Harbor Bay Isle developer, Ron Cowan, 
passed away Jan. 11.

APPRECIATION | In 2014, I was commissioned to write a short history of Ron Cowan’s life and the building of Alameda’s Harbor Bay Isle. Cowan passed away on Jan. 11, at age 82. Over the span of nine months, I listened to hours of stories about his life, his connections to high-profile politicians and the fits and starts that resulted in Harbor Bay. I also got to ride around town in his Bentley. He was a complicated man whose early life shaped a constant thirst for achievement masked in a desire for unconditional love. Here is an excerpt from that 18,000-word piece. 

On a bright sunny day, Ron Cowan drove his car to the recently reclaimed land on Bay Farm Island in Alameda. The sand was neat and flat in every direction. It was a blank slate on the bay ready for transformation. “I don’t know what drove me to go there,” says Cowan, “but it was the most beautiful thing I had ever seen.” Others had envisioned a static grid of stock homes at Bay Farm Island. Cowan imagined homes there, too, but also a canvass to create a better community.

The allure of Bay Farm Island, for Cowan, was about building a community from scratch—down to naming the streets and choosing the style of brick work to be laid at each home. “This was not manufactured housing. We didn’t plot 900 acres the land with little concern for affecting the lifestyle. We came at it as different as night and day.”

The housing development that would become known as Harbor Bay Isle could have been done on the cheap. The housing boom of the 1960s and early 1970s demanded maximum density built at low-cost. There were many times Cowan could have cashed in on the potential riches at Harbor Bay before witnessing it fully-formed, but this was never about a simple financial transaction. Cowan wanted Harbor Bay to stand the test of time.

“It wasn’t money that was driving me. It was the art,” says Cowan, a means to achieve progress through inspiration. In fact, Cowan’s ability for creative expression led a new trail in other endeavors furthered by the success of Harbor Bay. The development was one of the first test cases for the California Environmental Quality Act (CEQA), the state’s landmark legislation to protect the environment. Following the breakup of the telecommunication companies in the early 1980s, Cowan saw opportunity and built a private cable company at Harbor Bay along with the ability for companies to utilize teleconferencing services at its business park. KJAZ, the Oakland-based radio station Cowan purchased, was the first to broadcast its signal via satellite across the globe. Today, privately broadcasting video and digital radio are commonplace.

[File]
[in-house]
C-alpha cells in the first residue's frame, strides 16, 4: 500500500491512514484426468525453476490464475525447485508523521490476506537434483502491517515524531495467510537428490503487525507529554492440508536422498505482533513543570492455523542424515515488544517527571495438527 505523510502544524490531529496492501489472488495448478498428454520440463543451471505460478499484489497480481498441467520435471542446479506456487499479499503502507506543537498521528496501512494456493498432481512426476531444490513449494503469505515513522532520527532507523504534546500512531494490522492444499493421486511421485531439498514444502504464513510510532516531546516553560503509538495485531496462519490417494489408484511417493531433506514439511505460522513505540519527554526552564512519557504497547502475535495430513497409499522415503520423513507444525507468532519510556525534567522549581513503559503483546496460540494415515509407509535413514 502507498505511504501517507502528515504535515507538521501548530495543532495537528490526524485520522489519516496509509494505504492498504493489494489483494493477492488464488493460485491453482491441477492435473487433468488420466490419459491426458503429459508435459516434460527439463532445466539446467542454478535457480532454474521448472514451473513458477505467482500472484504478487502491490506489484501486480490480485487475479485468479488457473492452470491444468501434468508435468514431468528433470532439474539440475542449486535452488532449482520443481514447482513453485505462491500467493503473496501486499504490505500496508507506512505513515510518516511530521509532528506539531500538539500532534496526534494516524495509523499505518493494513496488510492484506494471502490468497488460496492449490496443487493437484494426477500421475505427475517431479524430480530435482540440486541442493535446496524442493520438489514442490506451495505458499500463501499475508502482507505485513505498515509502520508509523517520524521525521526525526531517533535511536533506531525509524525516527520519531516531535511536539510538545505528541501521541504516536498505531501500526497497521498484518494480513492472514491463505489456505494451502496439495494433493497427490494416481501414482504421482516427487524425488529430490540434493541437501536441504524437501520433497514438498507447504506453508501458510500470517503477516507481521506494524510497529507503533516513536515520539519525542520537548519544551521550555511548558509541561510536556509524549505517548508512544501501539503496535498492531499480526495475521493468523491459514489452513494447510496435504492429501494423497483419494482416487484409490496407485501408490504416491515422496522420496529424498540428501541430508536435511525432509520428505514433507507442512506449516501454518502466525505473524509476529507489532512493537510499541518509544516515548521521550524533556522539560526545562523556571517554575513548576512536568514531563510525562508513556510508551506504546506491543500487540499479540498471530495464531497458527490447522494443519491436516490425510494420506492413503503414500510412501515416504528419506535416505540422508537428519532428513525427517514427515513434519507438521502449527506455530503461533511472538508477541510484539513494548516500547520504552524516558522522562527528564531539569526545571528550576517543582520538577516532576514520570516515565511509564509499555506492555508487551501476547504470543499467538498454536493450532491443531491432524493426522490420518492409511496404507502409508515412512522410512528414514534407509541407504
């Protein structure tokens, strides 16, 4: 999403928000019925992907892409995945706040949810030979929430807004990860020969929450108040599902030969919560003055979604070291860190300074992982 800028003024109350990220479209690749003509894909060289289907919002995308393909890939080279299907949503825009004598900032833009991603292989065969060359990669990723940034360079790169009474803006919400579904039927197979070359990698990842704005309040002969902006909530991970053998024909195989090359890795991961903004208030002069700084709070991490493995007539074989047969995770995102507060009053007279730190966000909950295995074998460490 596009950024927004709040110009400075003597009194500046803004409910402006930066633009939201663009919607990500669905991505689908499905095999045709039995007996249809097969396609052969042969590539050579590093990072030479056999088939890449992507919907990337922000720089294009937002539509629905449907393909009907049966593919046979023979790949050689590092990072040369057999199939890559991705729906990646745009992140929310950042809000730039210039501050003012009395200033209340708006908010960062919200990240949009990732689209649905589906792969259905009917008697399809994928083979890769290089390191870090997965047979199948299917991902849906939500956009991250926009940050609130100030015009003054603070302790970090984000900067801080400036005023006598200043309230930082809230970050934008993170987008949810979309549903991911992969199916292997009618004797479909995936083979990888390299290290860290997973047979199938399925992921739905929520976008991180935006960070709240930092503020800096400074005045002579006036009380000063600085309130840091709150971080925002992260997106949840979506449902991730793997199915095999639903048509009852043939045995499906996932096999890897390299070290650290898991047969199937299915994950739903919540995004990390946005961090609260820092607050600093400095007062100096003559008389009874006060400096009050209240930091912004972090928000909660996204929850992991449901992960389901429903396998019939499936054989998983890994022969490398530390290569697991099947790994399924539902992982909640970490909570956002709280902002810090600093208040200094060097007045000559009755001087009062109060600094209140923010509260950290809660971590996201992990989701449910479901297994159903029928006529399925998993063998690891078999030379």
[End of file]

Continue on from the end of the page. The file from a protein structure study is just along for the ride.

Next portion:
Cowan’s legacy would include the formation of a new state agency, the Water Emergency Transit Authority, to oversee ferry services on the San Francisco Bay. Following an extensive legal battle with the Port of Oakland in the mid-1970s, federal regulations for airport noise abatement was enacted. Homeowners living near airports all over the country now had relief from airplanes flying over their dwellings following Cowan’s clash with airport administrators.

Early on, the opportunity to innovate was nearly scuttled. Harbor Bay was a dream that on numerous occasions never came close to a shovel piercing the sand dunes at Bay Farm Island. A raft of local regulatory agencies aimed to stop Cowan’s plan. The reclaimed peninsula rising from the bay waters was a prize everybody desired, it seemed. The Port of Oakland, in a dramatic court case nearly litigated Harbor Bay dead in its tracks.

It didn’t matter, either, that a good number of Alameda residents did not share Cowan’s enthusiasm for Harbor Bay. Not only did Alamedans, concerned about the changing character of its island, throw produce and other debris at Cowan during the first public presentation of the plan, but they drastically forced revisions to plan after approving a citywide measure greatly limiting housing density. Decades later, Alamedans would come to view Harbor Bay as a community asset for its much-sought after homes and excellent schools.

The building of Harbor Bay is a story about faith and resilience, not only for the construction of a new community, but of a man whose humble beginnings did not suggest the life he would ultimately live. He was abandoned by his mother and spent a portion of his early formative years at a children’s home. Cowan also never knew his father. He was a high school dropout who would become one of the most influential residents in the city’s history. Despite a life of glitz and glamour that followed the fruits of his labor, Cowan, like Harbor Bay was never a sure thing–always a work in progress.

In turn, his background created a personality that thought well out of the box, especially when it came to adversity. “I just broke rules,” he says. Numerous business associate would describe Cowan as someone who never took no for an answer. There just had to be another way to analyze the problem and Cowan seemed to always find it. “There is a Chinese character that stands for both crisis and opportunity,” he says. “For me, it was opportunity.”

He was also a businessman who had actually skin in the game. To achieve success at Harbor Bay, Cowan first had to risk everything he had. In reality, Cowan could not afford to look back. It was all or nothing. “I organized my entire life around Harbor Bay. I got divorced around the same and got rid of my business partner. All I had was Harbor Bay. We were one.”

It felt well worth the gamble for Cowan. Over 14 million cubic yards of earth had been used to build up 900 acres of Bay Farm Island and it was just ready for a spark of creation.

As Cowan looked across the sandy vista, he thought, “I want this. I want this bad.”